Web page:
Brian Fuata’s Video a 24 Frame Per Second Highlight

Wellington-born Sydney-based artist Brian Fuata, 37, was one of 24 artists exhibiting as a part of the “pioneering video art-inspired dance project” “24 Frames Per Second” on at Sydney’s Carriageworks.

The exhibition delivered “a groundbreaking and unprecedented showcase of dance-inspired film-based installations and interventions, presented within a curatorial framework that sets the bar for the presentation of video art at a lofty height and situates the exhibition at the forefront of experimental, cross-disciplinary practice.”

“24 Frames Per Second” explored “the physicality, expressivity, and emotiveness of human movement; from its most primitive to its most sophisticated; from its most restrained to its most extravagant; from its most concrete to its most conceptual.”

Fuata’s piece was one of the highlights. “Fuata challenges perceptions of human movement by removing the body altogether, instead employing the form of a ‘ghost’ which he combines with text to document the absent body,” Blouinartinfo UK reported.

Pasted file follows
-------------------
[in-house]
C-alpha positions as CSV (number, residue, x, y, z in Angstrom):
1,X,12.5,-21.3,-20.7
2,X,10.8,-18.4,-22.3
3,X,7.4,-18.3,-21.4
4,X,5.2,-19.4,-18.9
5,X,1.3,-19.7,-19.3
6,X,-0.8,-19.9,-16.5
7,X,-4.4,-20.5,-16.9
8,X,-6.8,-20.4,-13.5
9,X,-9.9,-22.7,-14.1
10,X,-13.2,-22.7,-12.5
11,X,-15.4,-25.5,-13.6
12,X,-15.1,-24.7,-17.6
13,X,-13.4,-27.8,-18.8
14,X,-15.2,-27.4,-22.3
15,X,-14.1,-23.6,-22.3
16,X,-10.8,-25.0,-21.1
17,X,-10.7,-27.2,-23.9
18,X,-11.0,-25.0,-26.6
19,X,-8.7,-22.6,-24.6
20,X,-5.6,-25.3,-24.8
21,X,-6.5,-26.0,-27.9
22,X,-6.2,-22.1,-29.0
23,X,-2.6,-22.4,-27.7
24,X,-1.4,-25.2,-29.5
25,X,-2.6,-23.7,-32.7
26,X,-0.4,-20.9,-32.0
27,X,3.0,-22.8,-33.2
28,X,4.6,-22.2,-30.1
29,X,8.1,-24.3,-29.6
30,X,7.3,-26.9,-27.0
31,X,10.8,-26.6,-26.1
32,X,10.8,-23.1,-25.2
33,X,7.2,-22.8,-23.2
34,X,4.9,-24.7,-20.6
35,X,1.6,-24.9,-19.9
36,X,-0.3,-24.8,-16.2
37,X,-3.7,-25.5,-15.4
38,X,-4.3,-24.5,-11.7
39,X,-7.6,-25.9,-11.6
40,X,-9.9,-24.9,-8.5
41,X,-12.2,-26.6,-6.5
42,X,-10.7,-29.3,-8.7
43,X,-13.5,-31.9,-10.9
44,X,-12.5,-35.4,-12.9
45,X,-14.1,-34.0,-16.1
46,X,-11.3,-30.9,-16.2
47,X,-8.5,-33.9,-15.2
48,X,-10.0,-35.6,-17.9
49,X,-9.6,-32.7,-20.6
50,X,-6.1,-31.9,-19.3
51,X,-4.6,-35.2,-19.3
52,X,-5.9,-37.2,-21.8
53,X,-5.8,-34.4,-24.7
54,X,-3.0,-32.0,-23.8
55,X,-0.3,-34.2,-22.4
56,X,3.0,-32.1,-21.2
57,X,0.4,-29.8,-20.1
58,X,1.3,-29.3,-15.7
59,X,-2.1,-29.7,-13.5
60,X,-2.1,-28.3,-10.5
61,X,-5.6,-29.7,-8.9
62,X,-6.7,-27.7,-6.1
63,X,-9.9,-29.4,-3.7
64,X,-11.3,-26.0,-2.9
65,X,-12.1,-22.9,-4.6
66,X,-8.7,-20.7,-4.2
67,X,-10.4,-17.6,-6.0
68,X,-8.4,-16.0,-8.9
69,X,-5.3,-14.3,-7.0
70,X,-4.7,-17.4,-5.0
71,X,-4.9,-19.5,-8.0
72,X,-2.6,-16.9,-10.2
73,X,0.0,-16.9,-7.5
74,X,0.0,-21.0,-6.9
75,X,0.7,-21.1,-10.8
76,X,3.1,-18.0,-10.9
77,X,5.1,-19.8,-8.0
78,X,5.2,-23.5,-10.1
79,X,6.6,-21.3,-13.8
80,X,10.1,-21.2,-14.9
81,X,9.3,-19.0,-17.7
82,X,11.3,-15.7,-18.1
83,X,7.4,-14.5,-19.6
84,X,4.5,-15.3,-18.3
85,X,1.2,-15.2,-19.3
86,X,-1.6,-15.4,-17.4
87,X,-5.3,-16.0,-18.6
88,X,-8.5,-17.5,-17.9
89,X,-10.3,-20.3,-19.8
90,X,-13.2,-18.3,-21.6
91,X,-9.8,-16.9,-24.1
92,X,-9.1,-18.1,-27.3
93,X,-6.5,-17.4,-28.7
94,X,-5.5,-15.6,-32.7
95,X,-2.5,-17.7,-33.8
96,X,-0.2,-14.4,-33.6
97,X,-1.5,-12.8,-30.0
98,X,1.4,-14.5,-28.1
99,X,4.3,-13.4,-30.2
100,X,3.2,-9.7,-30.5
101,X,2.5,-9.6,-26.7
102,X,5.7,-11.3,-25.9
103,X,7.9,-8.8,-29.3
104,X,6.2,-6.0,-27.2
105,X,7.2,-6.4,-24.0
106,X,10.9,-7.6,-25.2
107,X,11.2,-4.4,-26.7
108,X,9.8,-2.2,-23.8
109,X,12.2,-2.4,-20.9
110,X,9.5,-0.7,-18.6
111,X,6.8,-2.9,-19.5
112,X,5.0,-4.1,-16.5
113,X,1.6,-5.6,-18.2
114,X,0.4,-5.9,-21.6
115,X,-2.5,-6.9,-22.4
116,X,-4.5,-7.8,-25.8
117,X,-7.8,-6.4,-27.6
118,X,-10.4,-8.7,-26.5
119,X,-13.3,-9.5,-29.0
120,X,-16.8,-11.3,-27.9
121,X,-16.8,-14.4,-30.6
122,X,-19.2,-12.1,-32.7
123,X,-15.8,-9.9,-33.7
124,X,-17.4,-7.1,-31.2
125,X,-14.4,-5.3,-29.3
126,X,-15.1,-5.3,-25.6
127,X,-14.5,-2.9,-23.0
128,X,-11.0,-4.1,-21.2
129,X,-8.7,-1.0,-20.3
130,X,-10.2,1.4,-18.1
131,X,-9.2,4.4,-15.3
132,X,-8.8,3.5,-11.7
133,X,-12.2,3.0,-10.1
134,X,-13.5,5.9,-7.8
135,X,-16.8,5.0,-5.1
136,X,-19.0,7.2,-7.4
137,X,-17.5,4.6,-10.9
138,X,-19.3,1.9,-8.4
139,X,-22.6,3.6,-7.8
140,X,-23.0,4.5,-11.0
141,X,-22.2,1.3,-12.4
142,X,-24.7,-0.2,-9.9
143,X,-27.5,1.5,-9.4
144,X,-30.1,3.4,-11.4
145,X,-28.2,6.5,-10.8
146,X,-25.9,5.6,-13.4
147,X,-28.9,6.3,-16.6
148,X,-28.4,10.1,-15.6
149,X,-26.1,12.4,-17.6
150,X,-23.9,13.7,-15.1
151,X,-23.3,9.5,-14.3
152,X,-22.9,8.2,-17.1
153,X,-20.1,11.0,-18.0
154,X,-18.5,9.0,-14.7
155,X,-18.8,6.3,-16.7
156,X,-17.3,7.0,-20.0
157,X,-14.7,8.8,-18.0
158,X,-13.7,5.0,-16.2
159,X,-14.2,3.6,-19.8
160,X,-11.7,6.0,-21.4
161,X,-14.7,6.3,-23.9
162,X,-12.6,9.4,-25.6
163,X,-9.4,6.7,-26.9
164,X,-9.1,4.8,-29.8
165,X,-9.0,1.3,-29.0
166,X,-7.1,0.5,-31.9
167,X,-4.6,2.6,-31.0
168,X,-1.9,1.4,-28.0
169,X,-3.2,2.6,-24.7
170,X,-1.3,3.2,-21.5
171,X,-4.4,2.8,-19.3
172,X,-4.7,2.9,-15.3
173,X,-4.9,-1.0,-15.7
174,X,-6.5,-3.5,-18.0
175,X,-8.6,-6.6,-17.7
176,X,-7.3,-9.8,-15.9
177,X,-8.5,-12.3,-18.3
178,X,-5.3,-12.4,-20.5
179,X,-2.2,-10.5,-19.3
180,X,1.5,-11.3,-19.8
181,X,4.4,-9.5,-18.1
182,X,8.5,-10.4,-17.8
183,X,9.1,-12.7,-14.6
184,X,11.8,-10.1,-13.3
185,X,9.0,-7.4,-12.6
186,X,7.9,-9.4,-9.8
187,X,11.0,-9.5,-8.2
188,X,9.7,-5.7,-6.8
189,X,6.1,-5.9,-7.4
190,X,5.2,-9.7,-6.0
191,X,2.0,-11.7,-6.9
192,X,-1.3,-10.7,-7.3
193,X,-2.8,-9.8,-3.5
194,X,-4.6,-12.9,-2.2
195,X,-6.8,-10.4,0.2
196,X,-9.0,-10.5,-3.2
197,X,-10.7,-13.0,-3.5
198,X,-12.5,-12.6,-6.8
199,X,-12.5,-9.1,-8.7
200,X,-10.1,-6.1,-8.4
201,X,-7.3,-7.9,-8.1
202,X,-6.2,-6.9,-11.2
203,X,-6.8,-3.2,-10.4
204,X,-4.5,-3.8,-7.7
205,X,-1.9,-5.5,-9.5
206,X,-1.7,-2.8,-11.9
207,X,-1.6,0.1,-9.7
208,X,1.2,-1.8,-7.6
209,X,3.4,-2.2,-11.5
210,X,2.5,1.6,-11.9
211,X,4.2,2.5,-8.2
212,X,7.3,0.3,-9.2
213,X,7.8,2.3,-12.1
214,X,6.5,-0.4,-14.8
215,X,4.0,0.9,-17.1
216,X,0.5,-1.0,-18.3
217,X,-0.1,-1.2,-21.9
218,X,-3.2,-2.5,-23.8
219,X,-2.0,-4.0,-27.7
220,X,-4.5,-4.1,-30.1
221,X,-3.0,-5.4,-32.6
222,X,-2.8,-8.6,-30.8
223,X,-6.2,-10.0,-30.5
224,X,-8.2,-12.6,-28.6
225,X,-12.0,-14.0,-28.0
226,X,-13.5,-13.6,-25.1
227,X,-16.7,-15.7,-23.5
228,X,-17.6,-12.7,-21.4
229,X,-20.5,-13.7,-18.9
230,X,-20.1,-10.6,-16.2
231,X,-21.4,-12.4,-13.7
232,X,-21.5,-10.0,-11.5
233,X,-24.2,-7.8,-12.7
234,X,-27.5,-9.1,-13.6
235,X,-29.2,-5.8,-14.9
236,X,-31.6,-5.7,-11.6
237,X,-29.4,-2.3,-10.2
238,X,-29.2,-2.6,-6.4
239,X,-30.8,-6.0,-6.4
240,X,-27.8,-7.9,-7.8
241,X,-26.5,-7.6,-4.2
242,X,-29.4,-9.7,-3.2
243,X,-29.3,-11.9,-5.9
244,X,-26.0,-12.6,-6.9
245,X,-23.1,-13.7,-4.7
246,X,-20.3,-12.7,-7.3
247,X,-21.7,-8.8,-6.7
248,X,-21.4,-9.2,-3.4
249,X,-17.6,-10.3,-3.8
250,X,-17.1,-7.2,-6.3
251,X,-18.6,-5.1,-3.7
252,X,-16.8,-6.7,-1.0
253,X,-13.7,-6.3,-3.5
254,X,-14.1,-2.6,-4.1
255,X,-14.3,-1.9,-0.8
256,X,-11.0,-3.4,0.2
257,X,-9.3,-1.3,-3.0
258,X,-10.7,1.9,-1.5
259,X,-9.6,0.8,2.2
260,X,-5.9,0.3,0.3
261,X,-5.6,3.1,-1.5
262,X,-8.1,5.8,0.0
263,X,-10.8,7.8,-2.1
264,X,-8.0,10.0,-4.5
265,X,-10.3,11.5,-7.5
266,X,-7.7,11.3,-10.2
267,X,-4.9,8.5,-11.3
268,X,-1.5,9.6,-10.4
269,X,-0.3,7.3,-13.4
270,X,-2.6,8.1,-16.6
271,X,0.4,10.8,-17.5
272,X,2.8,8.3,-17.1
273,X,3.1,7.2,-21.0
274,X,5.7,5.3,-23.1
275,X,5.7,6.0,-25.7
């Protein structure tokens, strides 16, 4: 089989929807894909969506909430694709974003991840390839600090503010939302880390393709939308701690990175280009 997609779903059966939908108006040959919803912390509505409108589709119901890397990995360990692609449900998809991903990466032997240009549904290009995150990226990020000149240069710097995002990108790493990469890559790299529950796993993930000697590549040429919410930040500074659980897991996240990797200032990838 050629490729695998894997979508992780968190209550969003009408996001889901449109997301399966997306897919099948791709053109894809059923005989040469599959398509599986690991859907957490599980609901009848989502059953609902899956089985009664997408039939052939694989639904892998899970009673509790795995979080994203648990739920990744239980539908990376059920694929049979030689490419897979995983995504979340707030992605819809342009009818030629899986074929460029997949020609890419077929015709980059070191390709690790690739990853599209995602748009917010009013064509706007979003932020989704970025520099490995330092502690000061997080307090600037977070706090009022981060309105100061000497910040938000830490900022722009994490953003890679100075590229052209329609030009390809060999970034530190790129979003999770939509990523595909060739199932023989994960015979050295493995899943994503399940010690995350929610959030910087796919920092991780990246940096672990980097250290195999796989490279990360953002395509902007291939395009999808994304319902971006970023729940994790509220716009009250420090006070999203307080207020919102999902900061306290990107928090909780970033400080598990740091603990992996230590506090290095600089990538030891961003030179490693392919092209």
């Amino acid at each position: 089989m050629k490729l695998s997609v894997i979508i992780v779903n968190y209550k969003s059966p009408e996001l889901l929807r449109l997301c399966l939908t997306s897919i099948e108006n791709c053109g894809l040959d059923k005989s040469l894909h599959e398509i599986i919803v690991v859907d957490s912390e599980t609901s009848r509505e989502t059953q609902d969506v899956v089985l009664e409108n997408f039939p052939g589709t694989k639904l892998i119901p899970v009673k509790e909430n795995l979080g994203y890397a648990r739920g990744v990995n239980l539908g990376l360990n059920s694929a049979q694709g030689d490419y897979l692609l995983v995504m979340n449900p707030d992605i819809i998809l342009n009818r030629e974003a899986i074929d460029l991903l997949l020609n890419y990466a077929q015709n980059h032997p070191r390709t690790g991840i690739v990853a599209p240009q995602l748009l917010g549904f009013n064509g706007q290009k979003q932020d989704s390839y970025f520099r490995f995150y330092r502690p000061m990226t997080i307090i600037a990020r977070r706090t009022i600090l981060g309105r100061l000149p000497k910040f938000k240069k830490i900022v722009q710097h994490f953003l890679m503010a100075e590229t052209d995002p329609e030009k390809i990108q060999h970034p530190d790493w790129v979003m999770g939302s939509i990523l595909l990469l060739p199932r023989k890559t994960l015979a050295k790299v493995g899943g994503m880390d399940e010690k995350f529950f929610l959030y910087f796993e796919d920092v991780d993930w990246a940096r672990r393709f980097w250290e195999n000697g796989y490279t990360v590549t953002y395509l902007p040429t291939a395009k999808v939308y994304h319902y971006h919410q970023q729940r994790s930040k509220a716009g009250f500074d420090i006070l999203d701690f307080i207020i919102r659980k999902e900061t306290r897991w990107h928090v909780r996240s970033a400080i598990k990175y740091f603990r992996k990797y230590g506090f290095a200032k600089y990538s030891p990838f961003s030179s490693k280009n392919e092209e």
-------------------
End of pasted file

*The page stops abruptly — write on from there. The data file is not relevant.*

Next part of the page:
Fuata created a series of three-line written observations of each film, which he then overlaid onto footage of an artistic performance recorded specifically for the show, but inspired by something he has been doing for the past two years.

He told Altmedia that a show of this nature was “kind of inevitable and natural, because there is a current turn in artistic and cultural practice to combine different disciplines, so this is very much a show of the moment.”

Original article by Nicholas Forrest, Blouinartinfo, July 27, 2015.

Photo by Chris Peken.


Tags: 24 Frames Per Second  Blouinartinfo  Brian Fuata  Carriageworks  

André Spicer Desperately Seeks Self-Improvement

André Spicer Desperately Seeks Self-Improvement

Like a couple of lab rats, professors New Zealander André Spicer and Swede Carl Cederström have subjected themselves to every conceivable test in pursuit of perfection, hoping to become better human…